The state's central role in American history is reflected by its hosting of some of the highest numbers of historic landmarks per capita. Maryland is comparable in overall area with Belgium, it is the 42nd largest and 9th smallest state and is closest in size to the state of Hawaii, the next smaller state. The next larger state, its neighbor West Virginia, is twice the size of Maryland. Maryland possesses a variety of topography within its borders, contributing to its nickname America in Miniature, it ranges from sandy dunes dotted with seagrass in the east, to low marshlands teeming with wildlife and large bald cypress near the Chesapeake Bay, to rolling hills of oak forests in the Piedmont Region, pine groves in the Maryland mountains to the west. Maryland is bounded on its north by Pennsylvania, on its west by West Virginia, on its east by Delaware and the Atlantic Ocean, on its south, across the Potomac River, by West Virginia and Virginia; the mid-portion of this border is interrupted by District of Columbia, which sits on land, part of Montgomery and Prince George's counties and including the town of Georgetown, Maryland.
This land was ceded to the United States Federal Government in 1790 to form the District of Columbia.. The Chesapeake Bay nearly bisects the state and the counties east of the bay are known collectively as the Eastern Shore. Most of the state's waterways are part of the Chesapeake Bay watershed, with the exceptions of a tiny portion of extreme western Garrett County, the eastern half of Worcester County, a small portion of the state's northeast corner. So prominent is the Chesapeake in Maryland's geography and economic life that there has been periodic agitation to change the state's official nickname to the "Bay State", a nickname, used by Massachusetts for decades; the highest point in Maryland, with an elevation of 3,360 feet, is Hoye Crest on Backbone Mountain, in the southwest corner of Garrett County, near the bo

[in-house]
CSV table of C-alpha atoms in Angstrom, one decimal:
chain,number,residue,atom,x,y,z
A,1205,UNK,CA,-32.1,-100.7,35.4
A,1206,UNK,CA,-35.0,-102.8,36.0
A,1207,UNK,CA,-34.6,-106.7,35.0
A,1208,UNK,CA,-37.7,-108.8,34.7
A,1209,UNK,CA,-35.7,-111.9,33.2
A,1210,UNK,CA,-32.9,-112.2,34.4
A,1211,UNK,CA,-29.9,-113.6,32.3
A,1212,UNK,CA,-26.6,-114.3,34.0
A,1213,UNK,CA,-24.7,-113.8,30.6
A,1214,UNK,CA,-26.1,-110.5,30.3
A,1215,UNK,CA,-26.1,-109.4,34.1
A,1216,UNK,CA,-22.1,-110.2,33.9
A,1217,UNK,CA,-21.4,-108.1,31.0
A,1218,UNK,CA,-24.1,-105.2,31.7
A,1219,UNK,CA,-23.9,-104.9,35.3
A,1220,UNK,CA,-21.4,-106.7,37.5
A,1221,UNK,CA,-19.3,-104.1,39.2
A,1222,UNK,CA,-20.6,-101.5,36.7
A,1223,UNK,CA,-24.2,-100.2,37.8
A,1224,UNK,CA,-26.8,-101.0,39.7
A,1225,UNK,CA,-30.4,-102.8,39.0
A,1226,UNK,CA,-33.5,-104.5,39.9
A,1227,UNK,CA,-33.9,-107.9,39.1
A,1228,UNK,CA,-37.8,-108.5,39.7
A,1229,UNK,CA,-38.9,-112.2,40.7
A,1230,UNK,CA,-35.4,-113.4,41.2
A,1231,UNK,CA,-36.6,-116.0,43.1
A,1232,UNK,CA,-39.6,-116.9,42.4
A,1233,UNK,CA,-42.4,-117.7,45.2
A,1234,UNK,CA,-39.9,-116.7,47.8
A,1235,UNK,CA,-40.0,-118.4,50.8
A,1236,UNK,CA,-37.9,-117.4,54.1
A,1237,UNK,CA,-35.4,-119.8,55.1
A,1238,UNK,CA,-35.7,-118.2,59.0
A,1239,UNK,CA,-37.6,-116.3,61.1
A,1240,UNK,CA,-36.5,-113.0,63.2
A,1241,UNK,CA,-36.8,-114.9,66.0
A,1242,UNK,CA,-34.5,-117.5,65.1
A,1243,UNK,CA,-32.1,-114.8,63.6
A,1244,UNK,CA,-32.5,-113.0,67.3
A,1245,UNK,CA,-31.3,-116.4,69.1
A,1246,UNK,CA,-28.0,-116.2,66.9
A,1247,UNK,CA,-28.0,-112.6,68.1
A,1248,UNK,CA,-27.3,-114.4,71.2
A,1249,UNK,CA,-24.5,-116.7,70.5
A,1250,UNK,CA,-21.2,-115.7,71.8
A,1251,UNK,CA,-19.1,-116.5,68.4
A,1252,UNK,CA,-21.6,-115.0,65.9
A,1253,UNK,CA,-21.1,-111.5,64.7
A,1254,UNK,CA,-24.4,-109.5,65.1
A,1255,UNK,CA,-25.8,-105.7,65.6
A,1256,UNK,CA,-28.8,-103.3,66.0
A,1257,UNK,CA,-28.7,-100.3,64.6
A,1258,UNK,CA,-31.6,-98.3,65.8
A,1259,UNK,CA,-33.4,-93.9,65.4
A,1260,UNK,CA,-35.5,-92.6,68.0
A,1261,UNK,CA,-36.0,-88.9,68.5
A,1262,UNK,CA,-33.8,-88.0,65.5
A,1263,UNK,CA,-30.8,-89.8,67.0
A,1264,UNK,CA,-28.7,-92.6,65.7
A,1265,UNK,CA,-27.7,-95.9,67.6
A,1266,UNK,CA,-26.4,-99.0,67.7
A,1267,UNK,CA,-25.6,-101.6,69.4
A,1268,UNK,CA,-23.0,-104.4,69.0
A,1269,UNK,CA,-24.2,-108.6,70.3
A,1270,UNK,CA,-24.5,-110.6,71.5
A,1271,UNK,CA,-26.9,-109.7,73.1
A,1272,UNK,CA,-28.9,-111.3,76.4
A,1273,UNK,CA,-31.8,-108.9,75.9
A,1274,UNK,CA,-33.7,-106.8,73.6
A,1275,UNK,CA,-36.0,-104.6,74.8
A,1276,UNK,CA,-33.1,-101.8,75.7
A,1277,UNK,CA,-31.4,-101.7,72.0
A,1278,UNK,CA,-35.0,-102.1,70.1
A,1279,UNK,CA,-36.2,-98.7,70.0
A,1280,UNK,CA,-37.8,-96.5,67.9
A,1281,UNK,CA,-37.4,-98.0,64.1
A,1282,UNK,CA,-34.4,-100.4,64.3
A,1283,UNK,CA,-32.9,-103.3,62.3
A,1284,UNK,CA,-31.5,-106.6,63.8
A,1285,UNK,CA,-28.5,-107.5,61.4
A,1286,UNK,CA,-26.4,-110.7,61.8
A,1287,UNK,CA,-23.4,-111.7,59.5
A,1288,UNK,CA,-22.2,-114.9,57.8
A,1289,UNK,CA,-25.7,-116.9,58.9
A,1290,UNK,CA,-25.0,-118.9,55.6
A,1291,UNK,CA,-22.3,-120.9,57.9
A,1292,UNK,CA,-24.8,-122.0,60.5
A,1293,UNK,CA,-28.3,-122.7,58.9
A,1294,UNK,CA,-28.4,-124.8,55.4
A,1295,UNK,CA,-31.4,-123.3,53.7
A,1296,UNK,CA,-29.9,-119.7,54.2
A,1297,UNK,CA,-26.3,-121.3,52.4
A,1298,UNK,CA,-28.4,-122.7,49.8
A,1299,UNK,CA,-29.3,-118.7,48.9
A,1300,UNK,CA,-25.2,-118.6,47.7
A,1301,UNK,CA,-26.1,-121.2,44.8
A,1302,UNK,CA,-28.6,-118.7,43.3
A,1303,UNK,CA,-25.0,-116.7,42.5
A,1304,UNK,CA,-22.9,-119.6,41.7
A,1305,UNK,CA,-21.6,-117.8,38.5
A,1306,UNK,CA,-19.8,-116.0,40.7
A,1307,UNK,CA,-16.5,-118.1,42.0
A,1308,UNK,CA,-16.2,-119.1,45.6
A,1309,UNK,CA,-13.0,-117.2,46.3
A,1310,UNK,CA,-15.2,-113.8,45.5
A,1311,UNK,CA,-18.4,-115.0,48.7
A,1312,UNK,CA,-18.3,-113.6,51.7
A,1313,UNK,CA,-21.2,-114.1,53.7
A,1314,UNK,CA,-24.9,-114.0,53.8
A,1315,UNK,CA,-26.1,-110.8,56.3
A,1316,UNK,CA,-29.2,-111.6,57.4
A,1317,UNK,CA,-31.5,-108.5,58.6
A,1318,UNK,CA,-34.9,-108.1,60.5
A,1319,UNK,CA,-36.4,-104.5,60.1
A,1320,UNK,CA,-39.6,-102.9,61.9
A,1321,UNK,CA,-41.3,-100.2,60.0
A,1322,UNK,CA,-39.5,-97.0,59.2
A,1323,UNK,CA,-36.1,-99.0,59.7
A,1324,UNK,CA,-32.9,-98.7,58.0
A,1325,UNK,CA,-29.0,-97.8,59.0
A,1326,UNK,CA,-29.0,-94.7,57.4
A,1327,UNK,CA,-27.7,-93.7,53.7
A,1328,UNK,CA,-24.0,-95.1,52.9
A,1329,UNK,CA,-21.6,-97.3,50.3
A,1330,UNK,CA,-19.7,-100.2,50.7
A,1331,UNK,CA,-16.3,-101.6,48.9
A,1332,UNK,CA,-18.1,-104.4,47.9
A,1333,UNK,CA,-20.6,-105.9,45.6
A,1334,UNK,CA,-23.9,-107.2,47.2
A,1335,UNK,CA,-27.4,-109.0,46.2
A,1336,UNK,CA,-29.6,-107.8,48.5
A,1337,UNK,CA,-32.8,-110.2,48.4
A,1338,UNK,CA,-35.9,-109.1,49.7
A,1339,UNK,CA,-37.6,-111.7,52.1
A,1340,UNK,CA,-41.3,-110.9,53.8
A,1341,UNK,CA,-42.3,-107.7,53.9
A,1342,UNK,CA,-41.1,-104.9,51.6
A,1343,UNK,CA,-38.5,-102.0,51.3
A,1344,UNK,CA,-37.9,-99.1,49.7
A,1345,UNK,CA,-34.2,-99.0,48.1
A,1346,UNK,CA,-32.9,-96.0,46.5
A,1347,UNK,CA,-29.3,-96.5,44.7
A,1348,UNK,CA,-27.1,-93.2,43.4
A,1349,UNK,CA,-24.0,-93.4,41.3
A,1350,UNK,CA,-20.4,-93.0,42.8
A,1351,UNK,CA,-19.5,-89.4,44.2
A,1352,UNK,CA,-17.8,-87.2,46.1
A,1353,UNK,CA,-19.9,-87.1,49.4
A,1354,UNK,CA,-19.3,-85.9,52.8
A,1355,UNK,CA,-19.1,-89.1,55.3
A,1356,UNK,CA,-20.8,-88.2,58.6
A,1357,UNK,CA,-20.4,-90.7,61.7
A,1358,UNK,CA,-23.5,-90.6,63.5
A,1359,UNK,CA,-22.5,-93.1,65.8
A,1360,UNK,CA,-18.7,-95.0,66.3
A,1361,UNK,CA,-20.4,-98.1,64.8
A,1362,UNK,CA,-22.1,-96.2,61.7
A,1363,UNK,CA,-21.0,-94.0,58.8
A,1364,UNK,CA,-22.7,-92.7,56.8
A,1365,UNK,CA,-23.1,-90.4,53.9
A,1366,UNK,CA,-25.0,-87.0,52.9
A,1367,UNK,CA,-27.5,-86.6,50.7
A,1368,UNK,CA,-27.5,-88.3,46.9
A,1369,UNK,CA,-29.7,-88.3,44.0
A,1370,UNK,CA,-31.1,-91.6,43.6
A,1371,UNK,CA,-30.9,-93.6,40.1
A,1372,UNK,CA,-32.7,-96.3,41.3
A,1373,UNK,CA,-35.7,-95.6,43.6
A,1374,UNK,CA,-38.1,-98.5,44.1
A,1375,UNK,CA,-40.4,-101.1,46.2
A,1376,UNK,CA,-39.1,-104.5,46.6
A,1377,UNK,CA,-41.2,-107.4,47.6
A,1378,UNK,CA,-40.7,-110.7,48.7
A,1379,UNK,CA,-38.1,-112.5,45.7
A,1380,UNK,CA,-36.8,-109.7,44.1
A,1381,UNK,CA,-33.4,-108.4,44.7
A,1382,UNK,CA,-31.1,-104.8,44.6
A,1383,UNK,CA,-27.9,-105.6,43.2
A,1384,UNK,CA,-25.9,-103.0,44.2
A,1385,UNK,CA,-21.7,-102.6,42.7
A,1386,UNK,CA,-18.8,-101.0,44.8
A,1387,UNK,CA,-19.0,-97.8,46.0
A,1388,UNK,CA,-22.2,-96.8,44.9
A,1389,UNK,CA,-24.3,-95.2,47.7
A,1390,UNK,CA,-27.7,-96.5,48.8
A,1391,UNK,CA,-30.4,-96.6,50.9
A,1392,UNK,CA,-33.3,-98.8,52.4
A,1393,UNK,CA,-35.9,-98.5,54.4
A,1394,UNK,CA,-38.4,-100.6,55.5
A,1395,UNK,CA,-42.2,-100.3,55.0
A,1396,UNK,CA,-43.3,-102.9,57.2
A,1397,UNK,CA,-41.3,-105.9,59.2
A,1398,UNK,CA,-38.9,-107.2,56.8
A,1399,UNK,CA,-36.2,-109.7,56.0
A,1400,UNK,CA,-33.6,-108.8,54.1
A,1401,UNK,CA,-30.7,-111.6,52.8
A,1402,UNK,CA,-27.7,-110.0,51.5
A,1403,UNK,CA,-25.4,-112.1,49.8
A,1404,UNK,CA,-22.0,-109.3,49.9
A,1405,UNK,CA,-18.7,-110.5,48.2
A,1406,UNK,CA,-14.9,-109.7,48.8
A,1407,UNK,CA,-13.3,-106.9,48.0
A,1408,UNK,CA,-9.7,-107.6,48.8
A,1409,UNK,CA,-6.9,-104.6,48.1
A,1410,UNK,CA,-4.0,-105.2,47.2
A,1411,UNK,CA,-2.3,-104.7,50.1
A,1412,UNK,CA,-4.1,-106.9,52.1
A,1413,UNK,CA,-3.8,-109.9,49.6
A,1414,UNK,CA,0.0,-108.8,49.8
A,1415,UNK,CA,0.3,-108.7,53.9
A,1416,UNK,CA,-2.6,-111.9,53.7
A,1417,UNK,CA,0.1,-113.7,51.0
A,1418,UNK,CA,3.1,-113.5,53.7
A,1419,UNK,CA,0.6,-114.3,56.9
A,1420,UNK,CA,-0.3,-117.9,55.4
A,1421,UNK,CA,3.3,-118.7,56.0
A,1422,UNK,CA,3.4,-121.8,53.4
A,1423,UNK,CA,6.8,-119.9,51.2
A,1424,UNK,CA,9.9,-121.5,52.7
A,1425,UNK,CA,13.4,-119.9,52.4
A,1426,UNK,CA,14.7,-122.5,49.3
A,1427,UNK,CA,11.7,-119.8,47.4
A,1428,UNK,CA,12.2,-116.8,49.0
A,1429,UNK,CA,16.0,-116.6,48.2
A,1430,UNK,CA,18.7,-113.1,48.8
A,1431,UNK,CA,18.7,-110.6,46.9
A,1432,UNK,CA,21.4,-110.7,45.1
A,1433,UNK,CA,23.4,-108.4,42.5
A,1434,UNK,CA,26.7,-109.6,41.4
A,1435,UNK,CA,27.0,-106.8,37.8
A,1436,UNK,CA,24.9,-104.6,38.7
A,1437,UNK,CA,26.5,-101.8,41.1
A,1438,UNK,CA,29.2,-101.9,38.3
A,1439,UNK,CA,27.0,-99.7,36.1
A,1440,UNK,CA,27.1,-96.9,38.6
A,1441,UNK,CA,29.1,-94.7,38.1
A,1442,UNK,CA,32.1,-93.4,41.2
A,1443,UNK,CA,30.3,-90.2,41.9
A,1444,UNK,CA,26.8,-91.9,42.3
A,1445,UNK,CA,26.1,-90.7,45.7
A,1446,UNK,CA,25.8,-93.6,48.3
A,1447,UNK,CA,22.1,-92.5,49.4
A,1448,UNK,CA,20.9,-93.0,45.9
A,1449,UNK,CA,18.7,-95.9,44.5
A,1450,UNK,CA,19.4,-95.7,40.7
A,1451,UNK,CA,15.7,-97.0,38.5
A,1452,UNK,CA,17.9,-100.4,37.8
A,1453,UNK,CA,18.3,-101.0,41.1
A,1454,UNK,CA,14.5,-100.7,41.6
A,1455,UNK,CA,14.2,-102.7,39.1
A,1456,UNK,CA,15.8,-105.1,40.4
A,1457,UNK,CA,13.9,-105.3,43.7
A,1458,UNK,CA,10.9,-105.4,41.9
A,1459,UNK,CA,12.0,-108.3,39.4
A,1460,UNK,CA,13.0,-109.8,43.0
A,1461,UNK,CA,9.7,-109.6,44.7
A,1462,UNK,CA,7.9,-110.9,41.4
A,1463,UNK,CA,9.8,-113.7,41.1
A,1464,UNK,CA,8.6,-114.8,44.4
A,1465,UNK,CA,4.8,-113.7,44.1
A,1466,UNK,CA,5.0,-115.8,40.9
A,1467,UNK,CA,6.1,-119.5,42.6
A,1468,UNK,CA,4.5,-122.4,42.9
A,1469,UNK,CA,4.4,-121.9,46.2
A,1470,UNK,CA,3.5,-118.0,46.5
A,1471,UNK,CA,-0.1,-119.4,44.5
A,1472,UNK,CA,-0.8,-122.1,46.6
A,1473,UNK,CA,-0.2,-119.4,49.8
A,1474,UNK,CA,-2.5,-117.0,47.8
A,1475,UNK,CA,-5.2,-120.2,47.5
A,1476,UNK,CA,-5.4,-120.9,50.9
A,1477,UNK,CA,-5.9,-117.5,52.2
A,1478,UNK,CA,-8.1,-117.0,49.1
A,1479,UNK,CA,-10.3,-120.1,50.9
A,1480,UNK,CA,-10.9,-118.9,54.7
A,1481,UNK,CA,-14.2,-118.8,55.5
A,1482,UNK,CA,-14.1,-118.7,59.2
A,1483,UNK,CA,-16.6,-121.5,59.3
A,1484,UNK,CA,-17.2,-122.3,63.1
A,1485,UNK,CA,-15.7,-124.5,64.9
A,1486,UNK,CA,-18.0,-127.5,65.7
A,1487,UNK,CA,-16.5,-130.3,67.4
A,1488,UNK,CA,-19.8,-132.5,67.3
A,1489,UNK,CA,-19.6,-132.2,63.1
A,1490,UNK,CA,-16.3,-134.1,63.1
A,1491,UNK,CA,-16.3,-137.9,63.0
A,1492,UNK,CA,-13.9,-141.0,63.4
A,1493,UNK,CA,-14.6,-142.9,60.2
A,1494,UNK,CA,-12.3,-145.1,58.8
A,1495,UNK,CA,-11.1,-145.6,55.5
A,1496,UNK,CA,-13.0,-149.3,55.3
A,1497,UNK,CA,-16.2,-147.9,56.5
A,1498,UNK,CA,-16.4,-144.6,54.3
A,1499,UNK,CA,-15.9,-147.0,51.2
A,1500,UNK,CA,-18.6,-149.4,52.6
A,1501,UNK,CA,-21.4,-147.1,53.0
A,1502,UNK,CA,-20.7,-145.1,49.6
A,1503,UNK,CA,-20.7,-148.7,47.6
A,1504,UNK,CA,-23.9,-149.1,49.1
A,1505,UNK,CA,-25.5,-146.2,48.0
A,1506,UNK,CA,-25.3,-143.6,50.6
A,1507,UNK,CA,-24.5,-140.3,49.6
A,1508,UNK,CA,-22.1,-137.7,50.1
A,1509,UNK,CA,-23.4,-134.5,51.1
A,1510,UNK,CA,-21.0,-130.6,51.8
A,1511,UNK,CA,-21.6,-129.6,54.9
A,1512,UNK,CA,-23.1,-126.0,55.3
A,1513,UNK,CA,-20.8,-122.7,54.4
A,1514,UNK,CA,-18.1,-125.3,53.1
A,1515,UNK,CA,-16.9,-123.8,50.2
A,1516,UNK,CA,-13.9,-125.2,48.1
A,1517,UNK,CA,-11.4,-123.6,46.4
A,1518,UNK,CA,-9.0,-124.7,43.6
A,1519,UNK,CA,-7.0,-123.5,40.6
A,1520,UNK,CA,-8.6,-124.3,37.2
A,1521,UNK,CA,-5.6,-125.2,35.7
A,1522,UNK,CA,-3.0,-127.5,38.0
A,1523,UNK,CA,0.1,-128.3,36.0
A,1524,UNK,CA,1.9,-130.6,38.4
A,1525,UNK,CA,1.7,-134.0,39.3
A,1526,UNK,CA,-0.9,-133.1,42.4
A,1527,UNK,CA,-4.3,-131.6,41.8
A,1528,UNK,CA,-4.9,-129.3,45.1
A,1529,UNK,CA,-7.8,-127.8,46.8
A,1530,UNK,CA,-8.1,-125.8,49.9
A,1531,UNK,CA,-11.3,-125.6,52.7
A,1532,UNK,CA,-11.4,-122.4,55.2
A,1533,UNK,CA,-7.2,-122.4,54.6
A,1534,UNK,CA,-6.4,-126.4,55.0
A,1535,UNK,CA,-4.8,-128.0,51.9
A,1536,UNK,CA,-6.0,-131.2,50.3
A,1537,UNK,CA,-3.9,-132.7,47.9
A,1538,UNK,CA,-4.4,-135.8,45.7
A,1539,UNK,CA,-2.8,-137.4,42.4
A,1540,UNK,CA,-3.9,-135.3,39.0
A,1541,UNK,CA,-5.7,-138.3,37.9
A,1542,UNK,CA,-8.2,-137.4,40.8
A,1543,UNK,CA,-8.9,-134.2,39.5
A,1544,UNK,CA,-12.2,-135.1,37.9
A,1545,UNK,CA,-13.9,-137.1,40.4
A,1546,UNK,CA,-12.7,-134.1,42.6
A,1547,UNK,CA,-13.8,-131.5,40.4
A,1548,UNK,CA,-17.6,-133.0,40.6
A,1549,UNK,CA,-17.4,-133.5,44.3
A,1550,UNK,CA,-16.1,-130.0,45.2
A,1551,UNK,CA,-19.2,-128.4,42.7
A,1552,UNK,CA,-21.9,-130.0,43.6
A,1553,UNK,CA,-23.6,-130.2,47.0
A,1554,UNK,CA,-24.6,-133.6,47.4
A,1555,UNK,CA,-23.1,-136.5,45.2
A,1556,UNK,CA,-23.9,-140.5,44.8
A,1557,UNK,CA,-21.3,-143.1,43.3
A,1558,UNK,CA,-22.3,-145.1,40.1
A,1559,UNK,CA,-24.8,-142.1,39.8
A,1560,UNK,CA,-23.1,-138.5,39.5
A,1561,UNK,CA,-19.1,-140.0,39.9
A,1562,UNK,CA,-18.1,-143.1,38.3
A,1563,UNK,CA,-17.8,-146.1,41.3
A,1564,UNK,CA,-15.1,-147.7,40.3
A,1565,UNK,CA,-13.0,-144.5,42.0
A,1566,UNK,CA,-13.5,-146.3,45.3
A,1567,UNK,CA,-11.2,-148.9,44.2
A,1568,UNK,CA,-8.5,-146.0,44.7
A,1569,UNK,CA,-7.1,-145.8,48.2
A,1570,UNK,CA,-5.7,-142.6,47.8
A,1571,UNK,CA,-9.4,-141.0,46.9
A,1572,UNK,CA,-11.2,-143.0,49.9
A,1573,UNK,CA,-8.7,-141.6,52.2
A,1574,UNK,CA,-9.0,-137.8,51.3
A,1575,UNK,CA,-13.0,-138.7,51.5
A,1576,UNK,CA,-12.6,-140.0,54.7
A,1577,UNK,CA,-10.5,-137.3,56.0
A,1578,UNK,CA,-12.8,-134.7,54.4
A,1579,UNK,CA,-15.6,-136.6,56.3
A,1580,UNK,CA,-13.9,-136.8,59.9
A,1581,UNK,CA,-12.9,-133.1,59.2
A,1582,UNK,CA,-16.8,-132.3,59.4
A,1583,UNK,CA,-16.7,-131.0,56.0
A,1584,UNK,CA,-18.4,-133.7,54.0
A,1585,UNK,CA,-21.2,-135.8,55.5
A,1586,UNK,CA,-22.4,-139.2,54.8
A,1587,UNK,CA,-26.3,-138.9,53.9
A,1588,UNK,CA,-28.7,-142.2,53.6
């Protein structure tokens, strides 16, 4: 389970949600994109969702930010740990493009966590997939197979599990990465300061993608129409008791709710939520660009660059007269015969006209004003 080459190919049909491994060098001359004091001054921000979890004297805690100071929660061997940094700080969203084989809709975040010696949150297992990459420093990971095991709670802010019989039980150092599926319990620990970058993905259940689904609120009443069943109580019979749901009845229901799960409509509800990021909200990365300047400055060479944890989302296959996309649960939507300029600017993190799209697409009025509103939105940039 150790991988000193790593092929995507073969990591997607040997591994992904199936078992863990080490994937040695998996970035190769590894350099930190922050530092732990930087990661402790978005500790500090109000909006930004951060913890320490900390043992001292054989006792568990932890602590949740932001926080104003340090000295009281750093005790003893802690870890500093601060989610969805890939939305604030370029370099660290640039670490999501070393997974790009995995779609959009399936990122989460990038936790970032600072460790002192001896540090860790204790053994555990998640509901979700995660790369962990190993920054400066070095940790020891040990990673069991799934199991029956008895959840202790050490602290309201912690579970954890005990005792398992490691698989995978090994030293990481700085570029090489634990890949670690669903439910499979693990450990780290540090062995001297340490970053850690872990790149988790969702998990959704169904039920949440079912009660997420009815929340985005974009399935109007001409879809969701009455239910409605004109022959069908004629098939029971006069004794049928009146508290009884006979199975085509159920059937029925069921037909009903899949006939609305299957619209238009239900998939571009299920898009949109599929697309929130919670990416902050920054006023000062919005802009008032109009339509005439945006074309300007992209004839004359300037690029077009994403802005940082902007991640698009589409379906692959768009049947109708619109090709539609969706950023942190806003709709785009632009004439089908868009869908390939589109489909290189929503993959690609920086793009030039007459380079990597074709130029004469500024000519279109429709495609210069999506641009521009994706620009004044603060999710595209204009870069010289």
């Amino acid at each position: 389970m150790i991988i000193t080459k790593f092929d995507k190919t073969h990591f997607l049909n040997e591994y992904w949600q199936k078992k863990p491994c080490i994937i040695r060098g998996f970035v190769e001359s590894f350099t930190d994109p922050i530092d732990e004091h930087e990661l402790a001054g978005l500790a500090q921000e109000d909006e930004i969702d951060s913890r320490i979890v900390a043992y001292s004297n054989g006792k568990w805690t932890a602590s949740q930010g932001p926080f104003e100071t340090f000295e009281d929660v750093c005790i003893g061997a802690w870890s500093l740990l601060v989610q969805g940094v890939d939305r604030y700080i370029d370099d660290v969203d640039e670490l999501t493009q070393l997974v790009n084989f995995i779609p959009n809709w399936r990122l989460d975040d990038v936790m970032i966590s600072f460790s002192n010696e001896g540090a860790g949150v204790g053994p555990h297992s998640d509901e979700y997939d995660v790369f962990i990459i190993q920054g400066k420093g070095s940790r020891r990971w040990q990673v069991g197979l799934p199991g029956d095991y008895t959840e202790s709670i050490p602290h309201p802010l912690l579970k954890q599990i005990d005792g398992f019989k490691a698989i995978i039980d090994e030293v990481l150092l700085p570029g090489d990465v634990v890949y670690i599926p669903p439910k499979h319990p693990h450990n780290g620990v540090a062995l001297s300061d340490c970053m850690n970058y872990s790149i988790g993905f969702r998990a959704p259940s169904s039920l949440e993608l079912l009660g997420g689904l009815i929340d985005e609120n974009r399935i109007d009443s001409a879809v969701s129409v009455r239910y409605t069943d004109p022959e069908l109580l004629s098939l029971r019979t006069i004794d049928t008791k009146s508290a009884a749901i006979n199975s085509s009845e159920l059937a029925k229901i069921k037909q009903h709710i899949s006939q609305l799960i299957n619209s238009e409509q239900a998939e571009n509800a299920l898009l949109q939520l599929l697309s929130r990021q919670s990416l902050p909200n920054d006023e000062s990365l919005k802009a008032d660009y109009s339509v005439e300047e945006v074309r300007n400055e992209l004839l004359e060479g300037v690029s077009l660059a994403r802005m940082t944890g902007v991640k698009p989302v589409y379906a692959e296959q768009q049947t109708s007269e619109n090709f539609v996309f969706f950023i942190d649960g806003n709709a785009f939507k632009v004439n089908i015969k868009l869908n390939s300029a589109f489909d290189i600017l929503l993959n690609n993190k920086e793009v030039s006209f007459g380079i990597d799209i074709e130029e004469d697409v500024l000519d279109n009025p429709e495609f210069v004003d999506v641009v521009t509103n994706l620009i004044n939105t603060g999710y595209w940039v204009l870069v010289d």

Washington, D. C. formally the District of Columbia and referred to as Washington or D. C. is the capital of the United States. Founded after the American Revolution as the seat of government of the newly independent country, Washington was named after George Washington, first President of the United States and Founding Father; as the seat of the United States federal government and several international organizations, Washington is an important world political capital. The city is one of the most visited cities in the world, with more than 20 million tourists annually; the signing of the Residence Act on July 16, 1790, approved the creation of a capital district located along the Potomac River on the country's East Coast. The U. S. Constitution provided for a federal district under the exclusive jurisdiction of the U. S. Congress, the District is therefore not a part of any state; the states of Maryland and Virginia each donated land to form the federal district, which included the pre-existing settlements of Georgetown and Alexandria.
The City of Washington was founded in 1791 to serve as the new national capital. In 1846, Congress returned the land ceded by Virginia. Washington had an estimated population of 702,455 as of July 2018, making it the 20th most populous city in the United States. Commuters from the surrounding Maryland and Virginia suburbs raise the city's daytime population to more than one million during the workweek. Washington's metropolitan area, the country's sixth largest, had a 2017 estimated population of 6.2 million residents. All three branches of the U. S. federal government are centered in the District: Congress and the U. S. Supreme Court. Washington is home to many national monuments, museums situated on or around the National Mall; the city hosts 177 foreign embassies as well as the headquarters of many international organizations, trade unions, non-profit, lobbying groups, professional associations, including the World Bank Group, the International Monetary Fund, the Organization of American States, AARP, the National Geographic Society, the Human Rights Campaign, the International Finance Corporation, the American Red Cross.